Another article in the same issue claimed that the Kremlin had already known about the events in advance since Egon Krenz, Erich Honecker’s successor and last communist leader of East Germany during the final months of 1989, had met with Mikhail Gorbachev in Moscow at the beginning of November and surely had informed him of the plans. The Croatian newspaper in its November 10, 1989 issue did not presume that there had been a spontaneous, unforeseeable turn of political events.

Poland’s Gazeta Wyborcza, in its November 10, 1989 issue, announced in its cover story “Europe without the Wall”: “No one knows what the consequences of the actual abolition of the Berlin Wall will be. Nevertheless, something irreversible has already happened: The shots aimed at people have stopped. In Berlin, in the heart of Europe, in the conflict of freedom vs. barbed wire, freedom has prevailed.”

“The border guards merely watched on as several people climbed the Wall and sat down on the top, the Wall where previously numerous people were shot each year while attempting to flee,” the Hungarian newspaper Nepszava described the events in the divided city. “Berlin is celebrating,” wrote another Hungarian paper, the Nepszabadsag, calling the Wall a “symbol of the past” in its piece about the atmosphere in Berlin during that time.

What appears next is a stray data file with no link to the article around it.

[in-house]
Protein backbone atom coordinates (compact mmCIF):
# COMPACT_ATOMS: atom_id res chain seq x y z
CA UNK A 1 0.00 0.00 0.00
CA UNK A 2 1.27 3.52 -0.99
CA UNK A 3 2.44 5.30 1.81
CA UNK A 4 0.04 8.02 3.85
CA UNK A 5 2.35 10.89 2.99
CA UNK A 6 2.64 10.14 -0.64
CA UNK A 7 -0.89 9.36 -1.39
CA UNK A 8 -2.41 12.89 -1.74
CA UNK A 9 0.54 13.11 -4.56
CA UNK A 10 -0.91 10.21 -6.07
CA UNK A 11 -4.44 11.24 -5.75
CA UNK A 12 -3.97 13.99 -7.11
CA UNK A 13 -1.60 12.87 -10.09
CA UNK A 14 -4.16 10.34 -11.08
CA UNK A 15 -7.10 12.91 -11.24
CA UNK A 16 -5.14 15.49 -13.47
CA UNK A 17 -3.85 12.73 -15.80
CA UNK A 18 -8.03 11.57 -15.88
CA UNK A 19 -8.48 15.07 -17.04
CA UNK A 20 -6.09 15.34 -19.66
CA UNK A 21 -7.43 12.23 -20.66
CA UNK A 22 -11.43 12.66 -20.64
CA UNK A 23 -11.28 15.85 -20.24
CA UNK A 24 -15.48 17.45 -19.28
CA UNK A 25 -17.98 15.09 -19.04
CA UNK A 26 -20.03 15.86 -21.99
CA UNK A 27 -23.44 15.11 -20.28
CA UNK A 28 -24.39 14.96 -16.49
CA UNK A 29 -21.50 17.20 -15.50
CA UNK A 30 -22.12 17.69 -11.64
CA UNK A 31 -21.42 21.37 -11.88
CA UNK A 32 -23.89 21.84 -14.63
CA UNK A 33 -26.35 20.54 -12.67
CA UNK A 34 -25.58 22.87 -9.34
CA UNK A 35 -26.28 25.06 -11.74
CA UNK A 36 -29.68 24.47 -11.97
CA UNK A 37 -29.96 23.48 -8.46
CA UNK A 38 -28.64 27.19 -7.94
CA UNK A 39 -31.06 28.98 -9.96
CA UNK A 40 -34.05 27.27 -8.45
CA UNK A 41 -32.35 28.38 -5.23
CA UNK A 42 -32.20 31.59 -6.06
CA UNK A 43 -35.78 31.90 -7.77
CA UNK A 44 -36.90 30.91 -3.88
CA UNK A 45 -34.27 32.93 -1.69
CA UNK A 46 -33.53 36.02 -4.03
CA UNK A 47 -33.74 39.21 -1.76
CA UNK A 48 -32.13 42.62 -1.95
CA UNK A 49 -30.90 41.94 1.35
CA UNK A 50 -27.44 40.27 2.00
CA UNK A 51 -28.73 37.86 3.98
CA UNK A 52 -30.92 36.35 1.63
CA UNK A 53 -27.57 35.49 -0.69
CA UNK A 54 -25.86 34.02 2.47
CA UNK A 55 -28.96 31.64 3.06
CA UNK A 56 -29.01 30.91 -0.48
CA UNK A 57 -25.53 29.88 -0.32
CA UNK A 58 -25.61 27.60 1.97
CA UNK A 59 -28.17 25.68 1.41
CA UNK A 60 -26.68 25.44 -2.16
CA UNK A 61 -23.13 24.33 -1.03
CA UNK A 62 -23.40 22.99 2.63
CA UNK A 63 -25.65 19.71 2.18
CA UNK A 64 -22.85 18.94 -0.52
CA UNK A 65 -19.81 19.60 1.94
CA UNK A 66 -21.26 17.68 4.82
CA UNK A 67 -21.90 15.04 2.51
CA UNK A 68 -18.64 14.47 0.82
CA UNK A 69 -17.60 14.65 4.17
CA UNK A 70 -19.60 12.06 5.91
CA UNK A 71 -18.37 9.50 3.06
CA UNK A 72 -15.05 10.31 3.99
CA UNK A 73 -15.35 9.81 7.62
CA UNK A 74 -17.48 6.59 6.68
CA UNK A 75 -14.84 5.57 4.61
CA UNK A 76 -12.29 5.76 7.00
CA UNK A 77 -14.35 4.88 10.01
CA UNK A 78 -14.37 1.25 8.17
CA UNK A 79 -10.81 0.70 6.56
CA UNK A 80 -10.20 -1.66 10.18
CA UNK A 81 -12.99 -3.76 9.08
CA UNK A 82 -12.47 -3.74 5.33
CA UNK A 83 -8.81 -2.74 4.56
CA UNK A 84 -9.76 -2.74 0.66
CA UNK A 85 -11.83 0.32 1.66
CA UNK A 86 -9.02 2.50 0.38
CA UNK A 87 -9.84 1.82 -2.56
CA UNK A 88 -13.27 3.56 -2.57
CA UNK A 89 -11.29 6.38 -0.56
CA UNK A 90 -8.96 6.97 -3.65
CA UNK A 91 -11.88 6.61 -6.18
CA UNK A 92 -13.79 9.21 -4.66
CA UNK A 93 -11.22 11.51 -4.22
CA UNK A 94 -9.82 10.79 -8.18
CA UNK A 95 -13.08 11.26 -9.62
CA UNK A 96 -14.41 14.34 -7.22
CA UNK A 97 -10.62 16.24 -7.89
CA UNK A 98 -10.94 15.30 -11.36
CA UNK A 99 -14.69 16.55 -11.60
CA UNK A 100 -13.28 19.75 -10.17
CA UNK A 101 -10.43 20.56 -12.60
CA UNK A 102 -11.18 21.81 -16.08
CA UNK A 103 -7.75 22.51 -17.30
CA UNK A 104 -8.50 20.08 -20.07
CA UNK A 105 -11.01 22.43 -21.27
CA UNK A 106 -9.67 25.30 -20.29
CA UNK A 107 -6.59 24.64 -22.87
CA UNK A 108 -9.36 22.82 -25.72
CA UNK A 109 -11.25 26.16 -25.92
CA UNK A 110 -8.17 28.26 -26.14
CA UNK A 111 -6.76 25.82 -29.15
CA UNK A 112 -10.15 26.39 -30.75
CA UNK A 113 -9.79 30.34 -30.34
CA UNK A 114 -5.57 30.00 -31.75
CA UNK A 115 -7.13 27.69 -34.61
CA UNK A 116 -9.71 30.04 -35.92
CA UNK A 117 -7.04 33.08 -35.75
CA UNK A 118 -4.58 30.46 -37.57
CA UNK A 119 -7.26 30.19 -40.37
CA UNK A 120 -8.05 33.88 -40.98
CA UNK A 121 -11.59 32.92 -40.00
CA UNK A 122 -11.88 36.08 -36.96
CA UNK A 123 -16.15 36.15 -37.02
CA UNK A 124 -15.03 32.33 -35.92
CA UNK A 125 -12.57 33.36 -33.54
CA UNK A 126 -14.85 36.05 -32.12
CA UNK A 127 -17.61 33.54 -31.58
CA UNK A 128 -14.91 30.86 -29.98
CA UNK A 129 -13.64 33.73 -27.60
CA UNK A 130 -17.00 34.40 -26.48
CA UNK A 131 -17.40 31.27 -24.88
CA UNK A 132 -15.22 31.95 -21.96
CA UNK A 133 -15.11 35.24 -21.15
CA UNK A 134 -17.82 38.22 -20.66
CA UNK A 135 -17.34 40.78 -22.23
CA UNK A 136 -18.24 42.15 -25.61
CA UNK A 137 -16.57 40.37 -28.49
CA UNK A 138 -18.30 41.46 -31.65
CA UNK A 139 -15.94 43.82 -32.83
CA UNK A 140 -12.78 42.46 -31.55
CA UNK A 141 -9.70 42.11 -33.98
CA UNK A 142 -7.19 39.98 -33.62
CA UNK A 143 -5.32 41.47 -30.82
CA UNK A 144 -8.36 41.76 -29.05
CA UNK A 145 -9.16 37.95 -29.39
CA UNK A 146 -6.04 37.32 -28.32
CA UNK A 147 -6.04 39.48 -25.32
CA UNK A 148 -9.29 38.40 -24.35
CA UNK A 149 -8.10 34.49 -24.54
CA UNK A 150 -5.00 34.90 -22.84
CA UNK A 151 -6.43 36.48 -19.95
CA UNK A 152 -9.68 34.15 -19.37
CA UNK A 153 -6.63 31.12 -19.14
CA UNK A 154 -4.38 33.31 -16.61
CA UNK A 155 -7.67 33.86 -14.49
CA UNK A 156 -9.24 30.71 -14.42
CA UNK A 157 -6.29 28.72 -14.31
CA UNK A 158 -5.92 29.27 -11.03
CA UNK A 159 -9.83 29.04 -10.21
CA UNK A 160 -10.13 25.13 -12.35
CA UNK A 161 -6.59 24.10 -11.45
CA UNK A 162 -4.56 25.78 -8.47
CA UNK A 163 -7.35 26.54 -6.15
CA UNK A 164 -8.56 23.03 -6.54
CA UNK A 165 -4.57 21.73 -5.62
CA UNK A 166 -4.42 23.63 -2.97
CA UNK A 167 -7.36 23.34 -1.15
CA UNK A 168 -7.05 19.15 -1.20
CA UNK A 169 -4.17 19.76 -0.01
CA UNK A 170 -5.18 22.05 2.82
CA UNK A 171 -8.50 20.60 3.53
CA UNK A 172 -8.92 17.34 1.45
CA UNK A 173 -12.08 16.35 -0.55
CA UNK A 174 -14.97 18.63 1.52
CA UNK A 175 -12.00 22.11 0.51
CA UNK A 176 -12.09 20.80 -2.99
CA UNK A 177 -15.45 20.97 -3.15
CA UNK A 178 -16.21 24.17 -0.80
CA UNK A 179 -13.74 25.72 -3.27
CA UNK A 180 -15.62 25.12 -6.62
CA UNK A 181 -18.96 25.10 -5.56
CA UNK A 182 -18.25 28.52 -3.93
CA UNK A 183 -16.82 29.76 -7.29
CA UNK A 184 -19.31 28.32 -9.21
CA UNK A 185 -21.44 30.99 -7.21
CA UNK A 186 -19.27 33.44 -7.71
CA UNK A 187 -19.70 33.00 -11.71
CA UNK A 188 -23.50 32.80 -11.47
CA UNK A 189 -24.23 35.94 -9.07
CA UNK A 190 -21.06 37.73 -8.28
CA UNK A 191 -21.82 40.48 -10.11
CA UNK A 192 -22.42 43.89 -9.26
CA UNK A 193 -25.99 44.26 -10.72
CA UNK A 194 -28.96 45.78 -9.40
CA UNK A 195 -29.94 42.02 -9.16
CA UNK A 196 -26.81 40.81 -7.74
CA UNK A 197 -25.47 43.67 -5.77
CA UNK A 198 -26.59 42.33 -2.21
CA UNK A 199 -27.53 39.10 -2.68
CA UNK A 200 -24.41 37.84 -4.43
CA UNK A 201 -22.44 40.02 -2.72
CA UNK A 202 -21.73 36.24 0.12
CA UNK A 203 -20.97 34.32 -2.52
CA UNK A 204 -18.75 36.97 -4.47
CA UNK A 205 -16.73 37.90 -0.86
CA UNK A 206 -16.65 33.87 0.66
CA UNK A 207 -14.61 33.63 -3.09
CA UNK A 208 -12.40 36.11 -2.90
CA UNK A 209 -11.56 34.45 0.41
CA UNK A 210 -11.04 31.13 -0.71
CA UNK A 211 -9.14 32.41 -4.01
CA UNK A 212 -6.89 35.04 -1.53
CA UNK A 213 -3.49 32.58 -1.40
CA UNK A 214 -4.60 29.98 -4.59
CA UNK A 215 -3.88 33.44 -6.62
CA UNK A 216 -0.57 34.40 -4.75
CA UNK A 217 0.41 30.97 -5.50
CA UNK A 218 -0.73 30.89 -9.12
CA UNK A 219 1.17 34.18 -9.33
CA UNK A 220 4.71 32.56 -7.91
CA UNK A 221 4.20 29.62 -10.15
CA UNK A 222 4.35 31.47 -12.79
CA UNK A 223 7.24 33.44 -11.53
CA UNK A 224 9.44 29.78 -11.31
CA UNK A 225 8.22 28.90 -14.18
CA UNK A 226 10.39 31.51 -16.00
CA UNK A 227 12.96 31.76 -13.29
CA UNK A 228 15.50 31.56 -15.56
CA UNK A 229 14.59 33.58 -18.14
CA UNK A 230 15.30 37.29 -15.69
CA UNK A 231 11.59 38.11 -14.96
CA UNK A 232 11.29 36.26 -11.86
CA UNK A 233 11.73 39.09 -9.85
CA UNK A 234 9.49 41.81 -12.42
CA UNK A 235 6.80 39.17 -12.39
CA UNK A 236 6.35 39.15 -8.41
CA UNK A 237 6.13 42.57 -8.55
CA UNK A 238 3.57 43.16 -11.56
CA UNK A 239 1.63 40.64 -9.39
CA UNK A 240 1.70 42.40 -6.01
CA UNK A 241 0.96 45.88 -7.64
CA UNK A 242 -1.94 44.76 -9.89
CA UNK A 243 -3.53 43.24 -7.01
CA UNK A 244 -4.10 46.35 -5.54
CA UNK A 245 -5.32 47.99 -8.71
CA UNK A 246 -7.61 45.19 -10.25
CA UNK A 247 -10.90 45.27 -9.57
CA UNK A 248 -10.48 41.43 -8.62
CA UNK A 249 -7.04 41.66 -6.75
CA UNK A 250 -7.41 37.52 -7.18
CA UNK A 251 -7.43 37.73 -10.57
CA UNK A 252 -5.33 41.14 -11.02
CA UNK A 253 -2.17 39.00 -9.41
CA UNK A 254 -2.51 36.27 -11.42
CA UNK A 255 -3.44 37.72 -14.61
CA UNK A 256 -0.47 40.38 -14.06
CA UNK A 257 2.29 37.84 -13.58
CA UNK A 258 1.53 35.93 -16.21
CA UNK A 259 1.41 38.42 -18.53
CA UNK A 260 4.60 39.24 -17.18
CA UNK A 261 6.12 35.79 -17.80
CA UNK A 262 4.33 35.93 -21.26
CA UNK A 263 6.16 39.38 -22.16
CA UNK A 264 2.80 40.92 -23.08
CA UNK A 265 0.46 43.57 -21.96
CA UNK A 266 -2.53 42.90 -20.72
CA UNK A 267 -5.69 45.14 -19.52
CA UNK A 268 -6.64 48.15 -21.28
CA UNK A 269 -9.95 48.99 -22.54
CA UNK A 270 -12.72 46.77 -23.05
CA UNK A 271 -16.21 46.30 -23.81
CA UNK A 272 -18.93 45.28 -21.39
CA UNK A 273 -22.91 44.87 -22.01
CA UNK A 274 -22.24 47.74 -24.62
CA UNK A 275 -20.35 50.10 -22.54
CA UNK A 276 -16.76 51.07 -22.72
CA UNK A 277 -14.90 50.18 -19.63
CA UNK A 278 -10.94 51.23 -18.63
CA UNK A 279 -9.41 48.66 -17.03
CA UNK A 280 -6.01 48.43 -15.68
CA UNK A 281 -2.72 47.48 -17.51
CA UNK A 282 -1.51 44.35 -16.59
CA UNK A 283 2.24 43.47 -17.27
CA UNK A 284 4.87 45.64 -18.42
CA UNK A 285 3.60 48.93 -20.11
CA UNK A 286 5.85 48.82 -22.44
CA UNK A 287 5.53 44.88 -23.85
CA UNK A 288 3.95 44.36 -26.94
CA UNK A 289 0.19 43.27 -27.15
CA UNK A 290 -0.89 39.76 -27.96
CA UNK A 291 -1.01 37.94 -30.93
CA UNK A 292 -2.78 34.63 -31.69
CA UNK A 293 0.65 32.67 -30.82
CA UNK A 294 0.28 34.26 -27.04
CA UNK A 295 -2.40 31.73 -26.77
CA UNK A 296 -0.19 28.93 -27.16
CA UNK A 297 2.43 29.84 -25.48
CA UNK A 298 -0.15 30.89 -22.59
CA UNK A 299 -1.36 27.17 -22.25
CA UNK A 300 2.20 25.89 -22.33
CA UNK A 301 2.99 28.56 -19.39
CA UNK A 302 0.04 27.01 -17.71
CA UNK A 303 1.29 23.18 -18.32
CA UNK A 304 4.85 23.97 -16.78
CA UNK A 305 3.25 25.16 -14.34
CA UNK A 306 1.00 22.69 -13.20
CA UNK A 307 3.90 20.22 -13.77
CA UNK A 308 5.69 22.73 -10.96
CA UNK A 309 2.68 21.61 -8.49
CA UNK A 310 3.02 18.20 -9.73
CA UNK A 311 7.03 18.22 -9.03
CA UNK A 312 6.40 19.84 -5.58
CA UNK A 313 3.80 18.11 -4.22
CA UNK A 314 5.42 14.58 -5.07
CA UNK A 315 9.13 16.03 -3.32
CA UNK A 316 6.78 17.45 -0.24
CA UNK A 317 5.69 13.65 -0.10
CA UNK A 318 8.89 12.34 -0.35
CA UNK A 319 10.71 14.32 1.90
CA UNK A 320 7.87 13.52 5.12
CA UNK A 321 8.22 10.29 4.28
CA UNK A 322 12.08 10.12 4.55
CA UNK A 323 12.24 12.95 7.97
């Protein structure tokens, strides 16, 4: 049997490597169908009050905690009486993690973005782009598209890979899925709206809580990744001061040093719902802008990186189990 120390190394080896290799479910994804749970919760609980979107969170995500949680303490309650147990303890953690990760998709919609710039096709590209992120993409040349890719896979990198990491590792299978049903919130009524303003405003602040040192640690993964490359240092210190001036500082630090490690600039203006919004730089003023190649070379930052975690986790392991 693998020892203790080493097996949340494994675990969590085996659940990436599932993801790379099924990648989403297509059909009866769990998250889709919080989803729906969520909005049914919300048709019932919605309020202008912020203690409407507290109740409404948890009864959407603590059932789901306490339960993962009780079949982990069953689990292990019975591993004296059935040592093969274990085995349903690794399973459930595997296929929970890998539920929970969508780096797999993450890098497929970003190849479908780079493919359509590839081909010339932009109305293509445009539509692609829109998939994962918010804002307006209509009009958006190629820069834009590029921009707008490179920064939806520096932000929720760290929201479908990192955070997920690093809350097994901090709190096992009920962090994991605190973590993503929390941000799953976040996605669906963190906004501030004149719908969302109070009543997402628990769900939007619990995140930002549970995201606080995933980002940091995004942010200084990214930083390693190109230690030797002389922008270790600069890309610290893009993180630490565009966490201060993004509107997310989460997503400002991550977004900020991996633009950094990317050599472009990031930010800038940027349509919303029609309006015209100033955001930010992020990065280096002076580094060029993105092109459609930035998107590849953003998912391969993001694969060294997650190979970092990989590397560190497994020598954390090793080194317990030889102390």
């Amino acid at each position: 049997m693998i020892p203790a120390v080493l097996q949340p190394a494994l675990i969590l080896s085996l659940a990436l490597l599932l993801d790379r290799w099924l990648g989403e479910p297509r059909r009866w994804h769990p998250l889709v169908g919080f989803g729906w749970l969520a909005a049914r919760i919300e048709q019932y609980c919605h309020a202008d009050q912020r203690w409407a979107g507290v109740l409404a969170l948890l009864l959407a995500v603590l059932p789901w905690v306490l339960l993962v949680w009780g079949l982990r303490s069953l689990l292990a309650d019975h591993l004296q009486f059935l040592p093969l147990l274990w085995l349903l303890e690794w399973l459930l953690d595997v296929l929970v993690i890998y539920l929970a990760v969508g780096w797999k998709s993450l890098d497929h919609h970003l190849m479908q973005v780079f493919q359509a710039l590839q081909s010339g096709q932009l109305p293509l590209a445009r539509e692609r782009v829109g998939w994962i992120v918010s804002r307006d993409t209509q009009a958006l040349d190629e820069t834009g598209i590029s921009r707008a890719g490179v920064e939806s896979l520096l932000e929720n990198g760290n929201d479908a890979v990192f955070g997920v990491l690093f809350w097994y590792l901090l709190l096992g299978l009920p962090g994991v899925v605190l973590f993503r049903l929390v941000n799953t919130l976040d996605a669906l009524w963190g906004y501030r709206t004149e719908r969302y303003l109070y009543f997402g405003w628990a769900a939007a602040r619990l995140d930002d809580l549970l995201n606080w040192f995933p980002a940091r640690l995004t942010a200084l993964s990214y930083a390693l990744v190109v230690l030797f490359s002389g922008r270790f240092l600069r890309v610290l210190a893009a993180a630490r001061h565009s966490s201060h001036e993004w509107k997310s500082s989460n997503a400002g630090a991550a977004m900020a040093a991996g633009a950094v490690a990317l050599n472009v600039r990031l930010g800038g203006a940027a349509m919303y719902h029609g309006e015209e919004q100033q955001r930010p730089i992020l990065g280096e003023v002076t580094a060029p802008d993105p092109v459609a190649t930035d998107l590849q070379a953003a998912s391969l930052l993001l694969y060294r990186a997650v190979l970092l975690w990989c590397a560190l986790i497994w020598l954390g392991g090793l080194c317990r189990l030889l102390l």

No big deal: East Germany’s surreal reporting

In East Germany, the newspaper Neues Deutschland, East Germany’s central press organ, didn’t show people dancing on the Wall at all.

On November 10, 1989, it rather focused on the meeting between Johannes Rau, then Prime Minister of North Rhine-Westphalia and Deputy Chairman of the SPD, and Egon Krenz, in which the SED Secretary General informed his West German colleagues about the “consistent steps for renewal in politics, business and society.” The aim was renewal, based on the interests and needs of the people, and to make socialism more attractive and worthwhile for every citizen.